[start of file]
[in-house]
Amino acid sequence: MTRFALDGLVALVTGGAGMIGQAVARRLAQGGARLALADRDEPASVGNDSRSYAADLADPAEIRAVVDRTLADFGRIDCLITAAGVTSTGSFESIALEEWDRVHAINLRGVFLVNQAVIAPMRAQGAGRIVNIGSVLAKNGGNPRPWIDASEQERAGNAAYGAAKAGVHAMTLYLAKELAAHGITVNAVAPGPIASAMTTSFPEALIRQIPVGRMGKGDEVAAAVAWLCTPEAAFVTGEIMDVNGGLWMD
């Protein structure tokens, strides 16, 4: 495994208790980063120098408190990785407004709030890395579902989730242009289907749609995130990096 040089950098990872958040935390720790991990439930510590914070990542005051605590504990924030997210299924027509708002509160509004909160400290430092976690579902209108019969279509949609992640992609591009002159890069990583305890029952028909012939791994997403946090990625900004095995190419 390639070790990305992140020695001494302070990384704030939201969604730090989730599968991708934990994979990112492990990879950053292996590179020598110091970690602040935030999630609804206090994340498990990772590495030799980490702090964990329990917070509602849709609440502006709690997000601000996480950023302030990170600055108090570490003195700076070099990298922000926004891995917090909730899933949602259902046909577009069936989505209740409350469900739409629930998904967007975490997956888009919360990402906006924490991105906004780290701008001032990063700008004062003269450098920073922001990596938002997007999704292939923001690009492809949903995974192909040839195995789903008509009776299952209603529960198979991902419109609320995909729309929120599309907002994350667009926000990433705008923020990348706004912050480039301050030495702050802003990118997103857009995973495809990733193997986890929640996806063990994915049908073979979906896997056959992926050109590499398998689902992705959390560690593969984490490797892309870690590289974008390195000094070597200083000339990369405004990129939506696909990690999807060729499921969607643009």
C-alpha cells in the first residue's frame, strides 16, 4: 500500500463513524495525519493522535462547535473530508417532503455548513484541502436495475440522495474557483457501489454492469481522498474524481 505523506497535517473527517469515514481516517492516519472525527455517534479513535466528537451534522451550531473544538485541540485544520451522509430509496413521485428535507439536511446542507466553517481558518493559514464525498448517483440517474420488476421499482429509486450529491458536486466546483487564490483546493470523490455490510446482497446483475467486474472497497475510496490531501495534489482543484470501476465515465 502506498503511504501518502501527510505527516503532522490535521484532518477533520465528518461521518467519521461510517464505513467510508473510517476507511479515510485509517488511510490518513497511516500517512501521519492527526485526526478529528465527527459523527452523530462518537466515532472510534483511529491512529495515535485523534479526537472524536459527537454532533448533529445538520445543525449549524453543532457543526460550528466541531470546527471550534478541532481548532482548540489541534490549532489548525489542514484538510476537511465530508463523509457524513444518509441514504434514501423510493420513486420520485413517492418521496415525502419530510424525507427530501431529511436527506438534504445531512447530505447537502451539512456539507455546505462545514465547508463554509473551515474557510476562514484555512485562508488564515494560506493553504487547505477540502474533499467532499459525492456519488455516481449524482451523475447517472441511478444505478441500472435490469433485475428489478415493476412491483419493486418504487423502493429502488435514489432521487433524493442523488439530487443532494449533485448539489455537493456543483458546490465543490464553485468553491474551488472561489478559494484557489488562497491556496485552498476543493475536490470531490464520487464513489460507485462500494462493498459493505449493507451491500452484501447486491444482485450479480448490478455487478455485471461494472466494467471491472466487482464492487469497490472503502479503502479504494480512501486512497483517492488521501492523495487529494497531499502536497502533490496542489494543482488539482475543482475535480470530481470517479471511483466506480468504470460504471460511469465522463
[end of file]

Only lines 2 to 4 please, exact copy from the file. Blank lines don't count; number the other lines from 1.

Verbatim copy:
Amino acid sequence: MTRFALDGLVALVTGGAGMIGQAVARRLAQGGARLALADRDEPASVGNDSRSYAADLADPAEIRAVVDRTLADFGRIDCLITAAGVTSTGSFESIALEEWDRVHAINLRGVFLVNQAVIAPMRAQGAGRIVNIGSVLAKNGGNPRPWIDASEQERAGNAAYGAAKAGVHAMTLYLAKELAAHGITVNAVAPGPIASAMTTSFPEALIRQIPVGRMGKGDEVAAAVAWLCTPEAAFVTGEIMDVNGGLWMD
């Protein structure tokens, strides 16, 4: 495994208790980063120098408190990785407004709030890395579902989730242009289907749609995130990096 040089950098990872958040935390720790991990439930510590914070990542005051605590504990924030997210299924027509708002509160509004909160400290430092976690579902209108019969279509949609992640992609591009002159890069990583305890029952028909012939791994997403946090990625900004095995190419 390639070790990305992140020695001494302070990384704030939201969604730090989730599968991708934990994979990112492990990879950053292996590179020598110091970690602040935030999630609804206090994340498990990772590495030799980490702090964990329990917070509602849709609440502006709690997000601000996480950023302030990170600055108090570490003195700076070099990298922000926004891995917090909730899933949602259902046909577009069936989505209740409350469900739409629930998904967007975490997956888009919360990402906006924490991105906004780290701008001032990063700008004062003269450098920073922001990596938002997007999704292939923001690009492809949903995974192909040839195995789903008509009776299952209603529960198979991902419109609320995909729309929120599309907002994350667009926000990433705008923020990348706004912050480039301050030495702050802003990118997103857009995973495809990733193997986890929640996806063990994915049908073979979906896997056959992926050109590499398998689902992705959390560690593969984490490797892309870690590289974008390195000094070597200083000339990369405004990129939506696909990690999807060729499921969607643009």
C-alpha cells in the first residue's frame, strides 16, 4: 500500500463513524495525519493522535462547535473530508417532503455548513484541502436495475440522495474557483457501489454492469481522498474524481 505523506497535517473527517469515514481516517492516519472525527455517534479513535466528537451534522451550531473544538485541540485544520451522509430509496413521485428535507439536511446542507466553517481558518493559514464525498448517483440517474420488476421499482429509486450529491458536486466546483487564490483546493470523490455490510446482497446483475467486474472497497475510496490531501495534489482543484470501476465515465 502506498503511504501518502501527510505527516503532522490535521484532518477533520465528518461521518467519521461510517464505513467510508473510517476507511479515510485509517488511510490518513497511516500517512501521519492527526485526526478529528465527527459523527452523530462518537466515532472510534483511529491512529495515535485523534479526537472524536459527537454532533448533529445538520445543525449549524453543532457543526460550528466541531470546527471550534478541532481548532482548540489541534490549532489548525489542514484538510476537511465530508463523509457524513444518509441514504434514501423510493420513486420520485413517492418521496415525502419530510424525507427530501431529511436527506438534504445531512447530505447537502451539512456539507455546505462545514465547508463554509473551515474557510476562514484555512485562508488564515494560506493553504487547505477540502474533499467532499459525492456519488455516481449524482451523475447517472441511478444505478441500472435490469433485475428489478415493476412491483419493486418504487423502493429502488435514489432521487433524493442523488439530487443532494449533485448539489455537493456543483458546490465543490464553485468553491474551488472561489478559494484557489488562497491556496485552498476543493475536490470531490464520487464513489460507485462500494462493498459493505449493507451491500452484501447486491444482485450479480448490478455487478455485471461494472466494467471491472466487482464492487469497490472503502479503502479504494480512501486512497483517492488521501492523495487529494497531499502536497502533490496542489494543482488539482475543482475535480470530481470517479471511483466506480468504470460504471460511469465522463